It is a complicated thing, with a complicated history, but it is not my ending.

12672112_10208615385800402_2212840079539526456_o

Photo: Puno Selesho

Toni Morrison described it best when she said, “We are the subjects of our own narrative, witnesses to and participants in our own experience, and, in no way coincidentally, in the experience of those with whom we have come in contact. We are not, in fact, “other”. We are choices.”

I thought that was so powerful, and it’s a mantra that I live by – “We are choices.” We are crafting a new story each day. We can push back. Despite oppression, despite the fact that my name is not shouted from the rooftops. I slither in silence like a snake, not quite as menacing but twice as deliberate, certain, and present. You will know it when I strike, and I intend to strike.

In every story there is a villain, and mine is a many headed monster: heterosexist patriarchy, is written across the first head. Capitalism, on another. White supremacy, on the next. This is the monster against which I intend to strike.

My country beckons me – it beckons you. Maybe God gave us fragility, our Achilles heel, to remind us that we are only as great as others have allowed us to be. Our greatness is not a solitary project.

In the BBC documentary How My Country Speaks, Lebo Mashile shares what she thinks being a South African means, it is quite lengthy, bear with me:

“South Africa feels like a social experiment with 50 million people trying to figure out where we all fit in. If you are white, you are the descendants of settlers, you don’t fit in. If you are Black you’ve been dispossessed so you don’t fit in. If you are coloured then you’re too complicated, you’re mixed race, you don’t fit in. Everybody can find ten different reasons why they don’t belong to this thing called South African-ness, and that quintessentially is kind of what makes us South African.”

She then goes on to recite a poem. Part of it goes:

“South Africa is a fractured mirror, a paradox of schizophrenic selves who don’t talk to one another, who co-exist together but don’t live with each other. Who fear each other. Who revere each other. Who loathe, and pretend, and try to blend in with each other. And this is the time when you can become the greatest substance of your dreams unless you live in a shack, and don’t speak English and don’t know what this poem means.”

Could it be then, that another head on the monster which is the villain of our South African story, is our wounded-ness? We are haunted by the ghosts of our past, by our pain. Our nostalgic leanings, our desires for an untouched past, to return to a pristine and untouched Africa, are a longing for our wholeness. Coates refers to it as a “return to ourselves”. I think he is talking about healing. He is talking about coming home to ourselves.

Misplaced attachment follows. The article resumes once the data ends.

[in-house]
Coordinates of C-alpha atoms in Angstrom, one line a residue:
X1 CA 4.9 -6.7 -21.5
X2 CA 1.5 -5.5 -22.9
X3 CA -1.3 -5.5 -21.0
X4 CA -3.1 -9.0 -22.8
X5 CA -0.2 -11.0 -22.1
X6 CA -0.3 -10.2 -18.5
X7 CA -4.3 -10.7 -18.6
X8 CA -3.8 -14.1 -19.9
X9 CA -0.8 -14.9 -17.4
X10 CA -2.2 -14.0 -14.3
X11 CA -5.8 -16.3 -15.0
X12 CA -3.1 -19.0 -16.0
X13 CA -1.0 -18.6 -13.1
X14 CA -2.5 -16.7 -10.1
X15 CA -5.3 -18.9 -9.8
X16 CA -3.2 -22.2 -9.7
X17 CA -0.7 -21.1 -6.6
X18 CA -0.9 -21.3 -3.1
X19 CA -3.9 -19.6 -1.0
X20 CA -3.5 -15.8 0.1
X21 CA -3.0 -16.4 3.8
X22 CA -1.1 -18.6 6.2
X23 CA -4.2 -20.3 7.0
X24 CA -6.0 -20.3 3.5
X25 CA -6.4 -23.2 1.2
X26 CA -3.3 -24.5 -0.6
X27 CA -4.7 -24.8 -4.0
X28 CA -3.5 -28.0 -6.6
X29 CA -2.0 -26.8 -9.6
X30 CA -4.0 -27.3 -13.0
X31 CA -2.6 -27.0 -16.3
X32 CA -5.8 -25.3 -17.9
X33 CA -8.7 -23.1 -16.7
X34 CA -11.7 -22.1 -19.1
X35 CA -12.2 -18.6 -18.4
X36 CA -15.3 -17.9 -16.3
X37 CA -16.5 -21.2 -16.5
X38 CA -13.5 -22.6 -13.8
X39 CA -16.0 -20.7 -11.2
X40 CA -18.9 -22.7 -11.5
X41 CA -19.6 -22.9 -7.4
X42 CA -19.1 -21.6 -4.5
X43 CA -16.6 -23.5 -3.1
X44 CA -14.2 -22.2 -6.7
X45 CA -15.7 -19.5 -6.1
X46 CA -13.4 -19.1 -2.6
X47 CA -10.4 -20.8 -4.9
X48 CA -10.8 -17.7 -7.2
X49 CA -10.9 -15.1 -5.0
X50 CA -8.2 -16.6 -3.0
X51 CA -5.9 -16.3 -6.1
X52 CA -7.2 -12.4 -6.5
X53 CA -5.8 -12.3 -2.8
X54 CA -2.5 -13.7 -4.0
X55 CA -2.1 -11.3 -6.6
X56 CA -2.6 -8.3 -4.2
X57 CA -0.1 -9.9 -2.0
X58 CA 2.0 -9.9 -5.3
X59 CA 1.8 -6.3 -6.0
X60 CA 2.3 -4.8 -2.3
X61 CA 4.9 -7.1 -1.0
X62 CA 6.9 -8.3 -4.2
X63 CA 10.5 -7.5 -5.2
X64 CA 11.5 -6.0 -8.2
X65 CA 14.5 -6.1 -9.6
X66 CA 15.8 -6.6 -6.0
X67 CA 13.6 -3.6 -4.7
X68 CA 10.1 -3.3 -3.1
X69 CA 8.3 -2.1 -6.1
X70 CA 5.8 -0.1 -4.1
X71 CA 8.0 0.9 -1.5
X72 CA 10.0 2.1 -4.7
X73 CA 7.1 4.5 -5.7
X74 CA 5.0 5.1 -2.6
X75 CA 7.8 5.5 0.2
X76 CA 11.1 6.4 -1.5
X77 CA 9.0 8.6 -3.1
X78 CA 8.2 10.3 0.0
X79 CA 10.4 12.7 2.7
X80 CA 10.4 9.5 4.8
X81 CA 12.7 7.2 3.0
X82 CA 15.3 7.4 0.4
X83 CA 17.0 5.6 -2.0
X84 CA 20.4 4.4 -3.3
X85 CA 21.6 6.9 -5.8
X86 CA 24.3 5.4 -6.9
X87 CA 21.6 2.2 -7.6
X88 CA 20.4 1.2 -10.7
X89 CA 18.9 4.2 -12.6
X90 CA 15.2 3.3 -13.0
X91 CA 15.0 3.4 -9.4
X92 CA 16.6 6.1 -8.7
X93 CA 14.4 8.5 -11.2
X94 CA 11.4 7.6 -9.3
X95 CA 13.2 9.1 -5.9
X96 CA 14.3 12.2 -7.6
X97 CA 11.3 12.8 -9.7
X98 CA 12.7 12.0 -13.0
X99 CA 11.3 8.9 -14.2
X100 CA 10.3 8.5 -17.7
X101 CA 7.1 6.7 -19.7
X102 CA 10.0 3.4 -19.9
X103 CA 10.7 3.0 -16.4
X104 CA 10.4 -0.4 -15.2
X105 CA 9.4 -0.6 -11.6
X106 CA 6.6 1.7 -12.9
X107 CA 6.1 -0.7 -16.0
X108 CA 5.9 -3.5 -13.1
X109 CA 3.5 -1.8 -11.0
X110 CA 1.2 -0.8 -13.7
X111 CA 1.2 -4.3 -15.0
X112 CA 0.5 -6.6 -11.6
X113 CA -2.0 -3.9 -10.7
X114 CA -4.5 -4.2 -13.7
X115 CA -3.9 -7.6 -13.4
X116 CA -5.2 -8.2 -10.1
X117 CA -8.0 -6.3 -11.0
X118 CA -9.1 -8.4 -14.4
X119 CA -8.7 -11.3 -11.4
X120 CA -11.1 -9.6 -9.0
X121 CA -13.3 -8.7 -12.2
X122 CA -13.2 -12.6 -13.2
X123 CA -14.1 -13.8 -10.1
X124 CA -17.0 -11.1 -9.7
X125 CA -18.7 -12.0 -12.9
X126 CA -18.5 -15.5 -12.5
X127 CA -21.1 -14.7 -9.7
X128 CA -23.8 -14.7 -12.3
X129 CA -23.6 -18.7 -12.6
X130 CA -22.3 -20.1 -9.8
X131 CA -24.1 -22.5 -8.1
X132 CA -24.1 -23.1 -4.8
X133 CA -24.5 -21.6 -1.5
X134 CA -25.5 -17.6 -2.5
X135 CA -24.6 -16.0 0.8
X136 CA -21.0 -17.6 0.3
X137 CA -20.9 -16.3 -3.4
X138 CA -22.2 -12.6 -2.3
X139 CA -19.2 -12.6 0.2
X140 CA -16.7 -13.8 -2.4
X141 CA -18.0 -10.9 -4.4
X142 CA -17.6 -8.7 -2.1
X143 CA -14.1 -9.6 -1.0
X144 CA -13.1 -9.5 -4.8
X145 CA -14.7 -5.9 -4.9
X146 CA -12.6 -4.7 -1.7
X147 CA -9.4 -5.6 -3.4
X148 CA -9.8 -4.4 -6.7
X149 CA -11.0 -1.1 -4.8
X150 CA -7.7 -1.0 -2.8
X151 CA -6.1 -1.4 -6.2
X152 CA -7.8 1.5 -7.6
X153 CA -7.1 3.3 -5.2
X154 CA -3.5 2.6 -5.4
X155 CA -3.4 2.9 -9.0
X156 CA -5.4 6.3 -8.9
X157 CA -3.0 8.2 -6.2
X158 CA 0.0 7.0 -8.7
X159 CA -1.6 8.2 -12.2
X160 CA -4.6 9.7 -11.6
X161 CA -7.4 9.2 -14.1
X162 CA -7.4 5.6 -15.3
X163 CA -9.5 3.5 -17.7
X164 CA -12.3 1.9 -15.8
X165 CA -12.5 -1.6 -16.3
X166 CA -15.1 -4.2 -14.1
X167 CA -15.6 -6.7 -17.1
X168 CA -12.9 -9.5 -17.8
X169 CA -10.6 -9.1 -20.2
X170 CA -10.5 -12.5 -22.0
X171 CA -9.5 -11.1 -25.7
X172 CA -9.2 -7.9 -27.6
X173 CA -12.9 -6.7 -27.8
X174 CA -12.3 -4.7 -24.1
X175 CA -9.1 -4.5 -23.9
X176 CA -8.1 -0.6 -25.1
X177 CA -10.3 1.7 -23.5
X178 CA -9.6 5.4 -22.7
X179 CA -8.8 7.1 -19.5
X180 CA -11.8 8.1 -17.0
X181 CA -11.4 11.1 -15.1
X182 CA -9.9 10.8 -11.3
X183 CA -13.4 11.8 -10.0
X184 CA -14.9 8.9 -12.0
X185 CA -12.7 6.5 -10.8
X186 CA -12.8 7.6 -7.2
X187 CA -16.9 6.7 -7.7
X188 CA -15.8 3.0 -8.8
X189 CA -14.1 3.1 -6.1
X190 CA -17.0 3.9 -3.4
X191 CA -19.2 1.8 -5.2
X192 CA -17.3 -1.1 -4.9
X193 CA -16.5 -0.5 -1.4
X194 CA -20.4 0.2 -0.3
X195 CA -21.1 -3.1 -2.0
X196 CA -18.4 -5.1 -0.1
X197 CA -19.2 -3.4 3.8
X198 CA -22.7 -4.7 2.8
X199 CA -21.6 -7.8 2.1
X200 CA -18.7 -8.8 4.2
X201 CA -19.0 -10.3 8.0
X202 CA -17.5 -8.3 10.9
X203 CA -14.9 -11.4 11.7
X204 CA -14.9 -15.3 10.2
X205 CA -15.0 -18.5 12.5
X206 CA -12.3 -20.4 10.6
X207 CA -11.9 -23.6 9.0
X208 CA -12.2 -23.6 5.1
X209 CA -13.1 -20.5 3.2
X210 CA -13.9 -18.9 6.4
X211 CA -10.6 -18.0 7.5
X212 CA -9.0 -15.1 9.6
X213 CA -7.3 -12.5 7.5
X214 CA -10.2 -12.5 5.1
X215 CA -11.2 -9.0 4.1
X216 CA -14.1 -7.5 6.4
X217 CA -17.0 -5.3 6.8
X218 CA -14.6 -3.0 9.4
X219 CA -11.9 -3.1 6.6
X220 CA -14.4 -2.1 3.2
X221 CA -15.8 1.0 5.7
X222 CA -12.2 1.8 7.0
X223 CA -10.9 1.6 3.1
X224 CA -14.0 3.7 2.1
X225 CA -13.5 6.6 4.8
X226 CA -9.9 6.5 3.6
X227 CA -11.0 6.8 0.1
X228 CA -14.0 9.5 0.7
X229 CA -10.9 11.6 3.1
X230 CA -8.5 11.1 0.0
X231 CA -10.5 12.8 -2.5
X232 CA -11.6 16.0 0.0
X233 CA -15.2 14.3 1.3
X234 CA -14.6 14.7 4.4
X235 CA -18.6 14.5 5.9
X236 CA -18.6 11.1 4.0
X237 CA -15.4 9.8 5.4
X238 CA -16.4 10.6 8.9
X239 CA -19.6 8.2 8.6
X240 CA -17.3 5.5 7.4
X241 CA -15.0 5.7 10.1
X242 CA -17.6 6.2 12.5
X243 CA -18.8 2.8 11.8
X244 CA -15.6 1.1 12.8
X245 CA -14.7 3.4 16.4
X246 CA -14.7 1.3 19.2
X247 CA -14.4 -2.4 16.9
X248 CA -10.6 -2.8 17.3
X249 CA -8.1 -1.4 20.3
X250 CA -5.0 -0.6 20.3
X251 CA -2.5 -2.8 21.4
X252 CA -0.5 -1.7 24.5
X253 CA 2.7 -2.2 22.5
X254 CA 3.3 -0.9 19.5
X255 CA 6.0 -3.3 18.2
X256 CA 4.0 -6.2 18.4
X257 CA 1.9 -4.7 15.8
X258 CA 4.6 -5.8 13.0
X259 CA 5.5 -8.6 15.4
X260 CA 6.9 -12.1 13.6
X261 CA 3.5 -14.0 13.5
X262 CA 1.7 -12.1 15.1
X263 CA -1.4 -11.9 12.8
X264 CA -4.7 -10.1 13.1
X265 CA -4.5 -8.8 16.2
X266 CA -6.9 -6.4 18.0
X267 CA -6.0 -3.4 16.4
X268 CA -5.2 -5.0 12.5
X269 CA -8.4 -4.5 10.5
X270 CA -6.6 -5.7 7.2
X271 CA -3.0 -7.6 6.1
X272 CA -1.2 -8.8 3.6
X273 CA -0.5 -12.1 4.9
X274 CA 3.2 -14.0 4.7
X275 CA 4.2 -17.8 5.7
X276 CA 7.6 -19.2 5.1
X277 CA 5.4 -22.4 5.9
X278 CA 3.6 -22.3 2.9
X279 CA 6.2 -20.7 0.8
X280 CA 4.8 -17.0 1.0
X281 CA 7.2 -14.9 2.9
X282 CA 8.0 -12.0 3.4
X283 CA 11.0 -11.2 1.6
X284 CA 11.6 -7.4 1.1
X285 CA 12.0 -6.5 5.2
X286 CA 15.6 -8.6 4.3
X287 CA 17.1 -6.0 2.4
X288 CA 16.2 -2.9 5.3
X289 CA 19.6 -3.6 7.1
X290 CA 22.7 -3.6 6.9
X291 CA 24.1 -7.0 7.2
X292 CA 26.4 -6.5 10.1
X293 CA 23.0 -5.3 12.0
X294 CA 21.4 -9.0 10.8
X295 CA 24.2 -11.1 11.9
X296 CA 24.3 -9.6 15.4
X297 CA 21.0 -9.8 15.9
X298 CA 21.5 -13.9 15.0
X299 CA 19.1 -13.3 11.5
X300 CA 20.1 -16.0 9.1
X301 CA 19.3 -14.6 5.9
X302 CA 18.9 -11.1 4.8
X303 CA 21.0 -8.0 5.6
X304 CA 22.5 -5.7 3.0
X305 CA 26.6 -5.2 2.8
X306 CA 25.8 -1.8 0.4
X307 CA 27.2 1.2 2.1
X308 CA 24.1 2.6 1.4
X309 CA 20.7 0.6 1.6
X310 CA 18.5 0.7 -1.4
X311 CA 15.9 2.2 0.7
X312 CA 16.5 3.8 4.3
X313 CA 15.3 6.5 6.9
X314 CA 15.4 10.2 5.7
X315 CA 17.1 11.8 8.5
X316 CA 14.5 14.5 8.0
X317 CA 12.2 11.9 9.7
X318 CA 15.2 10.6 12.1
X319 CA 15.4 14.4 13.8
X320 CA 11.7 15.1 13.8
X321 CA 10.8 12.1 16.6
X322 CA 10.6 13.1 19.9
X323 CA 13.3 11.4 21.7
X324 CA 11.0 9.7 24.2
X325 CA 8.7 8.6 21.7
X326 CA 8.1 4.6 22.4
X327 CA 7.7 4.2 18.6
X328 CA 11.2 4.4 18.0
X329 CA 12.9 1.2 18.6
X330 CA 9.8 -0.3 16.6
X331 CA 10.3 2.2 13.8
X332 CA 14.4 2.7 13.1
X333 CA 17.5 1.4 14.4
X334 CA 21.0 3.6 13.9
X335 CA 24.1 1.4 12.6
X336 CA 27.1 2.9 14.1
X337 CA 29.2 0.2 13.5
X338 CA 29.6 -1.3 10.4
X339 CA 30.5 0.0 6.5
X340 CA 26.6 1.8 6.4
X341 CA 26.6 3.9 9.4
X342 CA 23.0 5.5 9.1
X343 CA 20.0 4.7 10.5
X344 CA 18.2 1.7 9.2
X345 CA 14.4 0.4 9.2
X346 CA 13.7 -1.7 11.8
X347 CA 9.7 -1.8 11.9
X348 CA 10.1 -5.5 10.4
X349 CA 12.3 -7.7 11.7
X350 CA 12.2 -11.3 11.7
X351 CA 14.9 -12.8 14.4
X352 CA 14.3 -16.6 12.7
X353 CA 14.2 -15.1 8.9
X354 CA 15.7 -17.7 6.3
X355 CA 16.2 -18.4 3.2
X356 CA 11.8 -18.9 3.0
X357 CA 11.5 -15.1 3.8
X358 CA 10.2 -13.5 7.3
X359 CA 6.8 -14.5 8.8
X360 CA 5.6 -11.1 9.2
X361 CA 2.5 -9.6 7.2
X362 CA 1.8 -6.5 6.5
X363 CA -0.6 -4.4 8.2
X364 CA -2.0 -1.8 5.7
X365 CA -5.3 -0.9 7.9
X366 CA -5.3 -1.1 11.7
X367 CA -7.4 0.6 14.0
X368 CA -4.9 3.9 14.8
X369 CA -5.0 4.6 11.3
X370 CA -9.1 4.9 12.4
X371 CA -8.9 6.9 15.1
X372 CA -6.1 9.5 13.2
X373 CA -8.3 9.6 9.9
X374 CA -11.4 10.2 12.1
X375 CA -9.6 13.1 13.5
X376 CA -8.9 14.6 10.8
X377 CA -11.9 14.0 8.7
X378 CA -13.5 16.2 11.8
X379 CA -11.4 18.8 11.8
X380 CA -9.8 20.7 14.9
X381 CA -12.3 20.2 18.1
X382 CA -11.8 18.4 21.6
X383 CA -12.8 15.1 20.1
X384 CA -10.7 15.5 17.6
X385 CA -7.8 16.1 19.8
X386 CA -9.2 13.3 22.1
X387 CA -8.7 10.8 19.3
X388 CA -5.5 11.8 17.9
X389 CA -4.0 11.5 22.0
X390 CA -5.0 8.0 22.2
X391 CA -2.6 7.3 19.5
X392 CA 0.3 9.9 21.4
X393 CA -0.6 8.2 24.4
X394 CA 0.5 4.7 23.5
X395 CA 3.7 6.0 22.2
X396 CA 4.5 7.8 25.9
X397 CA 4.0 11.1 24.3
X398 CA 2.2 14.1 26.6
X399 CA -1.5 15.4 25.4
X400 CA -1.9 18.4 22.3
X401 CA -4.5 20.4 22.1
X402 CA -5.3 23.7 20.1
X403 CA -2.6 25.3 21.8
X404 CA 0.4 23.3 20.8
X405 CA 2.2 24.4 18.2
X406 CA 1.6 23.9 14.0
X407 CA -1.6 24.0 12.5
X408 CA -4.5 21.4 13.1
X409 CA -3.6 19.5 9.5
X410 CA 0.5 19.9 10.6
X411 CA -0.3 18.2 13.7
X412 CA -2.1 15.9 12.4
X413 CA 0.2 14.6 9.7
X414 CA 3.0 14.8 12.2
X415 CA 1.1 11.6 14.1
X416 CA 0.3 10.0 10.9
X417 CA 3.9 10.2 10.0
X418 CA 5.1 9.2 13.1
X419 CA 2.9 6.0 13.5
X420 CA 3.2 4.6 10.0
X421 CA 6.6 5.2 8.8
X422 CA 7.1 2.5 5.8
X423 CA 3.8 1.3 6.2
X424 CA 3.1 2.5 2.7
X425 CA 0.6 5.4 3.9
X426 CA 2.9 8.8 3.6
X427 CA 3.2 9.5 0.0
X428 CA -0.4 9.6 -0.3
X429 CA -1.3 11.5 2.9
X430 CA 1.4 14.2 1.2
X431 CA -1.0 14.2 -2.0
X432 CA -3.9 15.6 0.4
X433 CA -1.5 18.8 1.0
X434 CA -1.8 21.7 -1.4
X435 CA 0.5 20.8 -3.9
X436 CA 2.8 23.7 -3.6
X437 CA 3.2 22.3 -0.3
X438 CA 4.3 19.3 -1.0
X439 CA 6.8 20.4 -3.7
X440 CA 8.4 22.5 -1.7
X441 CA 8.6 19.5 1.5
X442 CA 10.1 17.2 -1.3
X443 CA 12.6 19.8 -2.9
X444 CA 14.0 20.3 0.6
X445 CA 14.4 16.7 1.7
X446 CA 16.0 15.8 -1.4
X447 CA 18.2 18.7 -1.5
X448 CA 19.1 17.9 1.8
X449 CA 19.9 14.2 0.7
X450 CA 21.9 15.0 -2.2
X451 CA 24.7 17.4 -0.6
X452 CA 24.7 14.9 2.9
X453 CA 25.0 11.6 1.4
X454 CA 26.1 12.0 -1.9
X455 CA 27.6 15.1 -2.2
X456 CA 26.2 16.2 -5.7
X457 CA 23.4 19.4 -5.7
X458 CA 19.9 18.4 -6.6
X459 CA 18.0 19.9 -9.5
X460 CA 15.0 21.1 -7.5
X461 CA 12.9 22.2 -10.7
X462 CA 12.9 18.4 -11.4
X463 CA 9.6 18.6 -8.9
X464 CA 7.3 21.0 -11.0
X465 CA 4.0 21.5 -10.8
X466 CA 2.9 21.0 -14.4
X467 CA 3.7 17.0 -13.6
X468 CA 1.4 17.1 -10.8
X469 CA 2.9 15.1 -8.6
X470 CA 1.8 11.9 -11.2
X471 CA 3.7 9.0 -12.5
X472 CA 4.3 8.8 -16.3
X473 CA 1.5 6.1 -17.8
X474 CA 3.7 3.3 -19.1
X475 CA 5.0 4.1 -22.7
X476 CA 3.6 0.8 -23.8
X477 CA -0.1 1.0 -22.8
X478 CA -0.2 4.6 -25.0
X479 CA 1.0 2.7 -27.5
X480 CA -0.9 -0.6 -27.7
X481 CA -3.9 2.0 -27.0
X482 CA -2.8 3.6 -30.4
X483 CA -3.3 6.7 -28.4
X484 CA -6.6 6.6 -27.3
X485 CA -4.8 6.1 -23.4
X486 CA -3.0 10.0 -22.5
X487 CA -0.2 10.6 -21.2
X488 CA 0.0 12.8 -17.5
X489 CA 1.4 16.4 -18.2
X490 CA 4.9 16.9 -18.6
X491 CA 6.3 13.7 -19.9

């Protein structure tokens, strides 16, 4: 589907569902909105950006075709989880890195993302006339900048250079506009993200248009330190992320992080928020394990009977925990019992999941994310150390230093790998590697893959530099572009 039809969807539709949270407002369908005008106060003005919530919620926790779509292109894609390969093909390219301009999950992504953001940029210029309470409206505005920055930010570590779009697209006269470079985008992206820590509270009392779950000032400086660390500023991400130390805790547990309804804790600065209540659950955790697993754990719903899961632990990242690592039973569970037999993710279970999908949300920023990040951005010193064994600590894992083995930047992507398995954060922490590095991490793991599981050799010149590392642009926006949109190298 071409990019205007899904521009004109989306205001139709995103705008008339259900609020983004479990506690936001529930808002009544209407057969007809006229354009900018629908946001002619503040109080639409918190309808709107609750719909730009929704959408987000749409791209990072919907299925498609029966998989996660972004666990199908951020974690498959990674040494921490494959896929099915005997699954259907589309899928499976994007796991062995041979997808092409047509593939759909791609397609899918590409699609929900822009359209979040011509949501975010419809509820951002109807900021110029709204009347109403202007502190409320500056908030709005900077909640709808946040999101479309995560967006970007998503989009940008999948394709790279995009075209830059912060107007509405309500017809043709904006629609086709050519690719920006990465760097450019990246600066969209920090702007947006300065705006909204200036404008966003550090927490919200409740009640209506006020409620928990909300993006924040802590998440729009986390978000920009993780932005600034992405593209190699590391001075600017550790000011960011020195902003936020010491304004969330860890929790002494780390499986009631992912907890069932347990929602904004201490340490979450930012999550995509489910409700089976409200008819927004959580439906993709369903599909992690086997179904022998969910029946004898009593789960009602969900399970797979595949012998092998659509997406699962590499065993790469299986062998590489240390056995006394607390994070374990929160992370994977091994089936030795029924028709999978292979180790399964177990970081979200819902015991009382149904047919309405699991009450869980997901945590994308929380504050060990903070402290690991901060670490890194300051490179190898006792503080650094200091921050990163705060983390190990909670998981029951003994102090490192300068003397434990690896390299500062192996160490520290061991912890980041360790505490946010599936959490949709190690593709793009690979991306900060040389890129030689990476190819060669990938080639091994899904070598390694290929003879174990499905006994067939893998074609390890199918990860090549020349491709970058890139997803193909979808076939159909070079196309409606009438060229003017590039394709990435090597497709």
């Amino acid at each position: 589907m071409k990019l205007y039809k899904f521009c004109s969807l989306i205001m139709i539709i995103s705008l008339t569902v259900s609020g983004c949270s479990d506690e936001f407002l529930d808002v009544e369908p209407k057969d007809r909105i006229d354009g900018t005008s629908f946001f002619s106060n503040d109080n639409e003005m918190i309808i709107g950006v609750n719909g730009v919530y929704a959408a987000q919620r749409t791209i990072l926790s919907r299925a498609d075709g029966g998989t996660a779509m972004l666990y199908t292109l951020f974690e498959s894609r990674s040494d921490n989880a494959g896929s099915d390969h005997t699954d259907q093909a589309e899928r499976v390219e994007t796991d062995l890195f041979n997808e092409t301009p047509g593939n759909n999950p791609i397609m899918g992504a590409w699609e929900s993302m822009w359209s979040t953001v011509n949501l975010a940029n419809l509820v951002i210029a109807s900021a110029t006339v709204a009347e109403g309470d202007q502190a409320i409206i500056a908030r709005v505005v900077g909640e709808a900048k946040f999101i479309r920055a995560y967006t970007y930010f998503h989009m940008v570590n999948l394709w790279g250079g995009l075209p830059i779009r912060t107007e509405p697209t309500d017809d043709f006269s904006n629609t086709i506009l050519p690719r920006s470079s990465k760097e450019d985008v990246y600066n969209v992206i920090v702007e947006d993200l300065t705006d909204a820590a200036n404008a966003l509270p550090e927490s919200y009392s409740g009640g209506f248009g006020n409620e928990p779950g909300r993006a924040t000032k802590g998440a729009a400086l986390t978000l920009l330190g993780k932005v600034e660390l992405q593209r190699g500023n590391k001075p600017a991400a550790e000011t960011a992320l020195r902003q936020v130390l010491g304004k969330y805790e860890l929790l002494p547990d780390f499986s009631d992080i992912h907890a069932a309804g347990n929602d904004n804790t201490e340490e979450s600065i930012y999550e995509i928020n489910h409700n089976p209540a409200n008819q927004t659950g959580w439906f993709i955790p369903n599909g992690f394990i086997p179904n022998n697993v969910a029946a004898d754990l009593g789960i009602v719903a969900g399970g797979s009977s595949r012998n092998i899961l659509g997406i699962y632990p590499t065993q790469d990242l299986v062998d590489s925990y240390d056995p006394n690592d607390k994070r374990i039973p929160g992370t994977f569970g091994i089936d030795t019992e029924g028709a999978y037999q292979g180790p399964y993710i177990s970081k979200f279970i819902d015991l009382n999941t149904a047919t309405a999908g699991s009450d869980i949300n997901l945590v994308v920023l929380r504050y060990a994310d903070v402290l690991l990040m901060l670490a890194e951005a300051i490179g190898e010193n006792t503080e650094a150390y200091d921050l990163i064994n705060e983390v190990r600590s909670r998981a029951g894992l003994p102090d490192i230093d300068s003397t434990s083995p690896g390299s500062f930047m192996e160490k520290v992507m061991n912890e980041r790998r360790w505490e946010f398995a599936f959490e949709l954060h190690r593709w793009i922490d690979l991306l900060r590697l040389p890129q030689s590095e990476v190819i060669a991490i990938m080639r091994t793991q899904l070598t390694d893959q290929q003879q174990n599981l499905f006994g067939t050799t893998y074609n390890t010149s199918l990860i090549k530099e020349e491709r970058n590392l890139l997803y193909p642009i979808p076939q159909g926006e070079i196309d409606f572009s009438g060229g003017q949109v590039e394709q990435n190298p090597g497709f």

I am not talking about the model that the truth and reconciliation commission set forth at the dawn of democracy. It was with noble intentions that they did that, but what it did, was suppress Black pain, and let unrepentant murderers go scot free. The TRC and Rainbow Nation-ism, are part of why I am skeptical when I hear white people, and even some Black people, use the word ‘ubuntu’, or ‘botho’. What they should be meaning is justice. Instead what they mean, more often than not, is absolution from crimes they did not intend to pay for, and the chance to not think about their privilege too much. Think Chris Hani and the wounds his family still carries. Think Nokuthula Simelane and her family’s search for truth for over thirty years. Their blood still cries out. Do you hear it? Or are you more concerned, with living a comfortable life?

We want desperately to know, who is African? Who is not ‘othered’ here? Who gets to ‘belong’, here?

Personally I think that anyone may belong here, whatever race they are, for as long as they get with the program, so to speak. Africa is a state of mind. What drives you? Shared responsibility, common justice and equity? Africa is a commitment. For whom do we build our futures? How do we build? Are we willing to decolonise, so that we can build something new?

Sonia Sanchez said it so beautifully when she said, and I live by this mantra, “I will become, I will become a collector of me, and put meat on my soul.”

And so I would like to start my story again, because mind you, my story is always starting and ending and starting and that is its greatest continuity, the birth and death that is always happening. So yes, let me start again, Giringan wa giringan?

**This essay was presented as a talk at The Park Exchange’s first speaker edition. The theme was “Race, Identity, and what it means to be an African”. It has been edited for brevity and clarity. Look out for the next speaker edition, happening in Pretoria this Saturday.

Power, strength, healing, and happy Africa Day.

Dusty

No one is original. Everyone is derivative. ~ Sonny Rollins

For the ones who refuse to stifle their roar

“This ability to hold on, even in very simple ways, is work black women have done for a very long time.” ~ Alice Walker, In Search of Our Mother’s Gardens

For you,

I would do anything. This is my note of love and light to you. I have tried to write you a letter, but the words keep getting stuck in my throat. All I have for you is  solidarity, is a thought, is a prayer.

So many of us need healing. Seek yours with a stubbornness only heaven can shake. Don’t hang around in the hurt, no matter how seductive that may be. You are not what you have been through.

Strength and power,

Dusty

“Do not go gentle into that good night. / Rage, rage against the dying of the light.” ~ Dylan Thomas, Do Not Go Gentle Into That Good Night